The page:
This must also have been the case in pre-history. Archeological investigations show primitive cultures made and utilized the same tools and sets of tools for thousands of years with very few changes. We can identify different cultures by their tool kits. It must have been rare for a stone chipper to have departed from the time honored traditions of his predecessors, just as it is uncommon today for a technician to redesign a tool that seems adequate. But an even greater force acting on the individual is the relative conservatism of human societies. Although it has been shown numerous times the QWERTY letter arrangement on most keyboards is not the most efficient, people still use it as it is about the only keyboard style offered. Attempts over the years to launch more ergonomically elegant keyboards have not had much success.
We suspect the relative percentage of humans capable of sustaining rational inquiry must be relatively constant over the ages. Even so, only with sufficient leisure and the will to persist (many times in the face of violent opposition) will such an individual discover a new principle, law of nature, or make discoveries leading to important technological advances.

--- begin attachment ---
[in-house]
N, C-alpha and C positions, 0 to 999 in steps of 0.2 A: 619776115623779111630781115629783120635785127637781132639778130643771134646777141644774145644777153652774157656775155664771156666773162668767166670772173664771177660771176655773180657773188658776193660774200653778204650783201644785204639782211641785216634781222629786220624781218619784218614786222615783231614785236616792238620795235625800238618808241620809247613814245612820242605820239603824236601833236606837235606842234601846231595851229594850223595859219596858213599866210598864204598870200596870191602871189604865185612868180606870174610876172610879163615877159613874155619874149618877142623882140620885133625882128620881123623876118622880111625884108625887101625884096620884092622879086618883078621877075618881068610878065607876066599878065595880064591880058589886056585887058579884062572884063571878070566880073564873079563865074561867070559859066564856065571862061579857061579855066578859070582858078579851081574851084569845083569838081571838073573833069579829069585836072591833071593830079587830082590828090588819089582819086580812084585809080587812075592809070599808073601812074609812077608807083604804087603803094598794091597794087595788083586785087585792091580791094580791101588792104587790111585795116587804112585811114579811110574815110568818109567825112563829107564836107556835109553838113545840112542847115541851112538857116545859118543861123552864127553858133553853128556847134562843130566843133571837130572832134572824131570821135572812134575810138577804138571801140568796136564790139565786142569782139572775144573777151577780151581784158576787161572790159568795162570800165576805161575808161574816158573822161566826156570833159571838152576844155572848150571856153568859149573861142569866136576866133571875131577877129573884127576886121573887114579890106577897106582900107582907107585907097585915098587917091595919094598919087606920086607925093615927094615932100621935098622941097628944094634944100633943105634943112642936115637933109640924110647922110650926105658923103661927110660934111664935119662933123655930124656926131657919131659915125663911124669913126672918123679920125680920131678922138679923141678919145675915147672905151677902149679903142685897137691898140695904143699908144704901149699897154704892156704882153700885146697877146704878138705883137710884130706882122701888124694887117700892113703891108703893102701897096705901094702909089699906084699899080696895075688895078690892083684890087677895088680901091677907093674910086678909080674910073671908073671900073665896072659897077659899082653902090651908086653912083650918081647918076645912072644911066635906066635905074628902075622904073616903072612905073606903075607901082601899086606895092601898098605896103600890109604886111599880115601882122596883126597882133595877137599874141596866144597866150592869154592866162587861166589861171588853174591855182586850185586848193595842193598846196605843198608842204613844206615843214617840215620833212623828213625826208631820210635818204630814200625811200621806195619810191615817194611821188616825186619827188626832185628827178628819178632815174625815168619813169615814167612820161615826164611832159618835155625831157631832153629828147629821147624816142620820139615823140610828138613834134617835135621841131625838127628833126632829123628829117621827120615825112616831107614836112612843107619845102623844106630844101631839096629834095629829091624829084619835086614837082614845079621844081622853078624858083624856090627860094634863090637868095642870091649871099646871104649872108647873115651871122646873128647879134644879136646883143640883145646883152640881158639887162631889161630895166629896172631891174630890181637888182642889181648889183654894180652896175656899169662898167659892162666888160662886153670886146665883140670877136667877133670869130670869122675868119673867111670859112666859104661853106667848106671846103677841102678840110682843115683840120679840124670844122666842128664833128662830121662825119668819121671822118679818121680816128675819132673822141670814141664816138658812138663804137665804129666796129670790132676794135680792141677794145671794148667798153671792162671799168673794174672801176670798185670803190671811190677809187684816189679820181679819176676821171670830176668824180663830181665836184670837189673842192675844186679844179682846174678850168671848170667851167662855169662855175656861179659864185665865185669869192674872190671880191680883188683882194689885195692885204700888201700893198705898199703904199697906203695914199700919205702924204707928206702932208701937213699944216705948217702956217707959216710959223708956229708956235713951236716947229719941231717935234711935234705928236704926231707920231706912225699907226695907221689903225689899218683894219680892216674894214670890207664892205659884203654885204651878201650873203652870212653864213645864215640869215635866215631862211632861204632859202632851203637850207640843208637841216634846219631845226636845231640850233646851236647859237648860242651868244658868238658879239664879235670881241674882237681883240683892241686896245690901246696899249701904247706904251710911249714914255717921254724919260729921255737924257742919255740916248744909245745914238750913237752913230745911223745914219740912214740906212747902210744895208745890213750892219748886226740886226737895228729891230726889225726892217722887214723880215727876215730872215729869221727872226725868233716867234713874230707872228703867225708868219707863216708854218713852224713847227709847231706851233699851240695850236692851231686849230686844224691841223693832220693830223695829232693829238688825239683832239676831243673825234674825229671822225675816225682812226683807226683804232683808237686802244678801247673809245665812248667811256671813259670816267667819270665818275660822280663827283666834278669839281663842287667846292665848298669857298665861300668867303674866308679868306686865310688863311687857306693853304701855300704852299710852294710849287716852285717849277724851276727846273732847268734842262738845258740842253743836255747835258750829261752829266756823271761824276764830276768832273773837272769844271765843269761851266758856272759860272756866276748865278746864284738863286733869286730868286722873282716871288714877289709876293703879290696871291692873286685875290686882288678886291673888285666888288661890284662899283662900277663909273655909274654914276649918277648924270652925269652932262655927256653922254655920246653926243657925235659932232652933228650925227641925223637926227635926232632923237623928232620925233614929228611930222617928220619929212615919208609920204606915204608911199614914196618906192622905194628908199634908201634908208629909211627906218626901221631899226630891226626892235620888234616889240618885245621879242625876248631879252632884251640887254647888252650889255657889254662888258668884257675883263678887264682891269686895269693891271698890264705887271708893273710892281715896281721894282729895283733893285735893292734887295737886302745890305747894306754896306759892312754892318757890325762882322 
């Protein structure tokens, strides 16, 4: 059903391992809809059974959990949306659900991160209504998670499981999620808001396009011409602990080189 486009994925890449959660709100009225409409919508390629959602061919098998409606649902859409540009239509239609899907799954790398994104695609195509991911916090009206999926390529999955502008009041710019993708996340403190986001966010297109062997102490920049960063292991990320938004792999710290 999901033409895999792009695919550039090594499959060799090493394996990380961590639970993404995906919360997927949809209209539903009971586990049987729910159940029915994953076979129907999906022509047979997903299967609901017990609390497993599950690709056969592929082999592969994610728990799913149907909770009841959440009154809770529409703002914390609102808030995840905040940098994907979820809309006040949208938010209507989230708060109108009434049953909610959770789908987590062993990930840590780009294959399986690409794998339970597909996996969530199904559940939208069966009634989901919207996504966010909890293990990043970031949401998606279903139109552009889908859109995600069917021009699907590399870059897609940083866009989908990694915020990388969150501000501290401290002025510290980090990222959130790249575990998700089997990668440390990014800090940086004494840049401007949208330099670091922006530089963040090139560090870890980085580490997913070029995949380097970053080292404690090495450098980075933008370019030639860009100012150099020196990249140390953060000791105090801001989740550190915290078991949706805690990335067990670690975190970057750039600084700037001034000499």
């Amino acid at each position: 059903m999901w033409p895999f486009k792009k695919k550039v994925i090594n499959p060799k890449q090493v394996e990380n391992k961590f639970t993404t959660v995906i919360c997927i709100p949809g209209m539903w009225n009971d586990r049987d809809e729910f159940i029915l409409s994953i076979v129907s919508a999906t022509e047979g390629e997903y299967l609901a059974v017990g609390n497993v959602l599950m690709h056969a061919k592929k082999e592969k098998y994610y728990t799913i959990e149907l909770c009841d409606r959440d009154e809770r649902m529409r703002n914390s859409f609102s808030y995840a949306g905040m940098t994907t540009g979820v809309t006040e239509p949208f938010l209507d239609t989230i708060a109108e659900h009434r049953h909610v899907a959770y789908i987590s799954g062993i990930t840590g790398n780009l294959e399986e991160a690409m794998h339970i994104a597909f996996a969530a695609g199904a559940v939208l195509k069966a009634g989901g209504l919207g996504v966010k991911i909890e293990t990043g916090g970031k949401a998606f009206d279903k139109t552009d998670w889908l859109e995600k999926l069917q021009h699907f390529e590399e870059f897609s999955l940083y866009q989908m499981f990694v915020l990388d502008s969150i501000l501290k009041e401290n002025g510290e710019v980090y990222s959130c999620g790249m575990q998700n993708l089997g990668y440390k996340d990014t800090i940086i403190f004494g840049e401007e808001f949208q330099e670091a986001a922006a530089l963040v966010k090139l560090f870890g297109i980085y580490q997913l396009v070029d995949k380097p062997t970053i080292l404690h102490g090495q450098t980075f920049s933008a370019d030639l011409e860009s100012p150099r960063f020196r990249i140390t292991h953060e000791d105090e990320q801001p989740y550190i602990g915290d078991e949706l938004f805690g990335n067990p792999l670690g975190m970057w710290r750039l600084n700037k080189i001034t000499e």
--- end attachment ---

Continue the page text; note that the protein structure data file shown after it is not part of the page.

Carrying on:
If technological progress is more rapid and we are making more new discoveries in scientific fields these days than in previous years it is only because of the increase in population, not the increase in the percentage of humans predisposed to rational methods of inquiry.
Given the above what then can we - must we do as a society to encourage those among us with such abilities, and to allow a larger percentage of border line personalities to develop into critical, skeptical, and rational citizens? People in all societies are always quick to adopt and adapt foreign or new technologies with obvious immediate benefit. A primitive tribesman will not hesitate to exchange his bare feet for tennis shoes or manufactured sandals, or slip on a T-shirt. A more “advanced” society may reject both in favor of traditional dress but still adopt the use of the automobile and electricity, which will then force the group to learn the skills needed to maintain and eventually produce the new technology, eventually changing the society in profound, often unpredictable ways. Generally, humans are much less willing to change their beliefs, customs, and world views.